Rob Kovacs
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Queens Library

Project summary

About the project

Queens Library, the library system serving the most diverse county in the United States, wanted to rearchitect and redesign their site to help all Queens residents to take advantage of their offerings.

The challenge

People think of a library as just a place to borrow books, movies, and more. But the Queens Library wanted to also highlight the vital services they provide to Queens' 2.4 million residents. So we had to make it easy to check out materials while also surfacing the library's other programs and services.

My role

  • Documented existing site map and related sites
  • Synthesized findings from stakeholder interviews
  • Analyzed results of card sorting exercise
  • Defined updated information architecture
  • Created wireframes (desktop and mobile)

My first job was to map out the library's existing online presence.

I started by creating a site map for the hundreds of pages on the site. I also documented the library's “digital ecosystem”: partner sites, apps, and social networking accounts.

Part of the existing site map.
Parts of the existing site map and digital ecosystem diagram.

With all this content accounted for, the team could decide how to best focus the redesign effort.

Next, I created personas from the stakeholders' existing research.

Queens Library serves its community in many ways beyond just lending books. They offer language classes, job training, help with applying for citizenship, and much more. The client team wanted to be sure we would consider all of these services during the design process.

All the people with whom the library interacts translated into 12 personas. We called four of these our primary personas. The others were still documented, but not the focus of the redesign.

One of the primary personas.
One of the primary personas: Audrey, the older adult.

We ran a card sort of all the site's main content, and I analyzed the results.

We heard from dozens of Queens Library employees, as well as some of their most engaged customers. Comparing employees' view of the site compared to customers' provided many useful insights.

One major finding from the card sort. Suggested top-level navigation from the card sort.
Parts of the findings from the card sort exercise (performed via OptimalSort).

For example, we found that customers saw everything you could check out from the library as one unit. But the site grouped materials by Books (books and e-books) and Entertainment (everything else).

I also found patterns in the way participants grouped the site's pages. This influenced how we grouped pages in the new navigation, and how we labeled those groups.

I started to build the new site map.

Using our research as a guide, I started to lay out the architecture of the new Queens Library site. After incorporating feedback from my teammates and the client, we were ready for wireframing.

Some of the new site map, in Post-it form.
Just some of the first draft of the new site map.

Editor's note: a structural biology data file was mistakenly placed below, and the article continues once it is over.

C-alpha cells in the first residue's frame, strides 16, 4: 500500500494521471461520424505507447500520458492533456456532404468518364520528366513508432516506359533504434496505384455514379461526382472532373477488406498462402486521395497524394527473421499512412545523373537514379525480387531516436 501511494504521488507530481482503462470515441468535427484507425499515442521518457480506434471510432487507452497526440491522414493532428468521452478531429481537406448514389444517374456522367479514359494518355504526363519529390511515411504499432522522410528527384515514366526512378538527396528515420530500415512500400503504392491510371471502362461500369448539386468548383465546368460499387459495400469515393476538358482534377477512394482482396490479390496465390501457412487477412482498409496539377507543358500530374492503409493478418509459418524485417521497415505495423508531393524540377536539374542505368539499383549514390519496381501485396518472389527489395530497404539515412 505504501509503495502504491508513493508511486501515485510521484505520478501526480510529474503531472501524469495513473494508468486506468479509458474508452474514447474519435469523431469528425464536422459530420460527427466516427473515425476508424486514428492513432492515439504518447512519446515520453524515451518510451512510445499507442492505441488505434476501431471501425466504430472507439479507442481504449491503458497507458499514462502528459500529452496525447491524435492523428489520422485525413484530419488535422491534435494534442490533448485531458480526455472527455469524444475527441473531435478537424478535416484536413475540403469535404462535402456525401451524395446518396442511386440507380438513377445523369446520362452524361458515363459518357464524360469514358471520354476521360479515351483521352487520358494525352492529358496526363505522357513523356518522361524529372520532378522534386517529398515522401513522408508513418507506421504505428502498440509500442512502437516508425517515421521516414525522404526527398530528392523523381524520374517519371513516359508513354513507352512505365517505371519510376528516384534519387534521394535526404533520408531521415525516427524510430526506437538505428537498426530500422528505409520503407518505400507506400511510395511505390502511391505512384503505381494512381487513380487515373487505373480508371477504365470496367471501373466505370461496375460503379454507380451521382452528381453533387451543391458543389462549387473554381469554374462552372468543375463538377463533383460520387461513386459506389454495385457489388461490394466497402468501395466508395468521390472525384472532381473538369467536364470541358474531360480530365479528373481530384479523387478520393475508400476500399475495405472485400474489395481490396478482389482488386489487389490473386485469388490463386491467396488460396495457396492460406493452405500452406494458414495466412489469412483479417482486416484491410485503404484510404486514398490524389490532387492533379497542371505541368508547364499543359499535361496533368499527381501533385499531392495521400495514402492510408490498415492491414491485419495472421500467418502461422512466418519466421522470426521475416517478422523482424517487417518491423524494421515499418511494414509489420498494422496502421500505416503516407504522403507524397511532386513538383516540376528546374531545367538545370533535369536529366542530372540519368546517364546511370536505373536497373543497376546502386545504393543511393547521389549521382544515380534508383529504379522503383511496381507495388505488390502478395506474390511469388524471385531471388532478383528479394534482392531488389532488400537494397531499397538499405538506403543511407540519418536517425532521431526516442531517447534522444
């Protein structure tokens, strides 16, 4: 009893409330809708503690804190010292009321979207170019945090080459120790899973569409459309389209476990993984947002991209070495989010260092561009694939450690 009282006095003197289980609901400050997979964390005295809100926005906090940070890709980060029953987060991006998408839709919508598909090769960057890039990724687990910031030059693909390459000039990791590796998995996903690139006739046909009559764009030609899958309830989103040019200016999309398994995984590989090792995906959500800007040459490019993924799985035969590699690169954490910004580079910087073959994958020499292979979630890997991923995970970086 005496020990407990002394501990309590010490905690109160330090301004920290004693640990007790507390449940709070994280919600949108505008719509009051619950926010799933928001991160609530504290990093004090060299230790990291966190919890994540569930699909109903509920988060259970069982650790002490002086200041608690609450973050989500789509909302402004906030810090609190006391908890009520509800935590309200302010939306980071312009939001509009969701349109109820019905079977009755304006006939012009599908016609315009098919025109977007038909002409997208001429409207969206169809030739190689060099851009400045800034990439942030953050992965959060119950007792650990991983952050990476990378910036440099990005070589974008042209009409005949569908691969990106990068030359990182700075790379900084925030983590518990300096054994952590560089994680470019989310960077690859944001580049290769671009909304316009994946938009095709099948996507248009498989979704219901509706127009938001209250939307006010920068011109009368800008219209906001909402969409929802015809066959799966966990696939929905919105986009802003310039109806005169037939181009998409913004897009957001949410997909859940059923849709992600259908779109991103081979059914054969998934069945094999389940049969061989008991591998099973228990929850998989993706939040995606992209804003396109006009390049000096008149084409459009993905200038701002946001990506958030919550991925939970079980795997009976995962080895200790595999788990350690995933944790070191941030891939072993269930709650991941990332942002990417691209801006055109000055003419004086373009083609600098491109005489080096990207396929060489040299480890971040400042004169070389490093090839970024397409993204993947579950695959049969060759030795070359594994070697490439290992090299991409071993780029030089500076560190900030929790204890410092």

Finding and checking out materials was a major focus during wireframing.

Generally, each unique printing of a book has a unique ISBN (like a UPC for printed materials). The hardcover, paperback, 3rd edition, large print, and so on, each get their own ISBN.

The existing site's search function treated each ISBN as unique. That meant users were asked to choose between several formats and printings of the same work. But in most cases, they just wanted whichever one they could get the fastest.

I designed a few different ways around this problem. In one version, I grouped search results by format. All print copies of a book made up one result, while e-books, audiobooks, etc., were separate. As shown below, one could still access the other formats, or check out a specific printing.

This result is for the printed book, but the user can access the other formats. When requesting a copy, they'll get whatever's most convenient for the library by default, unless they choose a specific ISBN, as shown.

I also tried grouping book formats into two results per work: those you read and those you listen to. See how that check out process would have worked below.

This version made the process of requesting a specific format of a work much clearer, and surfaced some common format preferences (e.g. hardcover vs. paperback).

Unfortunately, the necessary back-end development wasn't possible on the client's timeline. So we had to stick with one search result per ISBN. But that made the checkout process straightforward: choose a pickup location, click Request, done!

After wireframing, the rest of the team focused on the visual design.

I helped by gathering inspiration from sites with a similar mission or audience. I also took on some project management responsibilities. And of course, I still offered my feedback or input when appropriate.

We wanted the home page to showcase how Queens Library can “enrich your life”, per their tagline. I created several headlines in the format, “At Queens Library you can...”. For example, “At Queens Library, you can take the first step towards a new career.” This concept ended up as the centerpiece of the new home page design.

The final visual design for the home page.
The final visual design for the home page.

Thanks to Rick Cornett, Patty Evanoff, Chris Macholz, and Ara Ko for all their great work on this project, as well as DOOR3 and Queens Library for making it possible.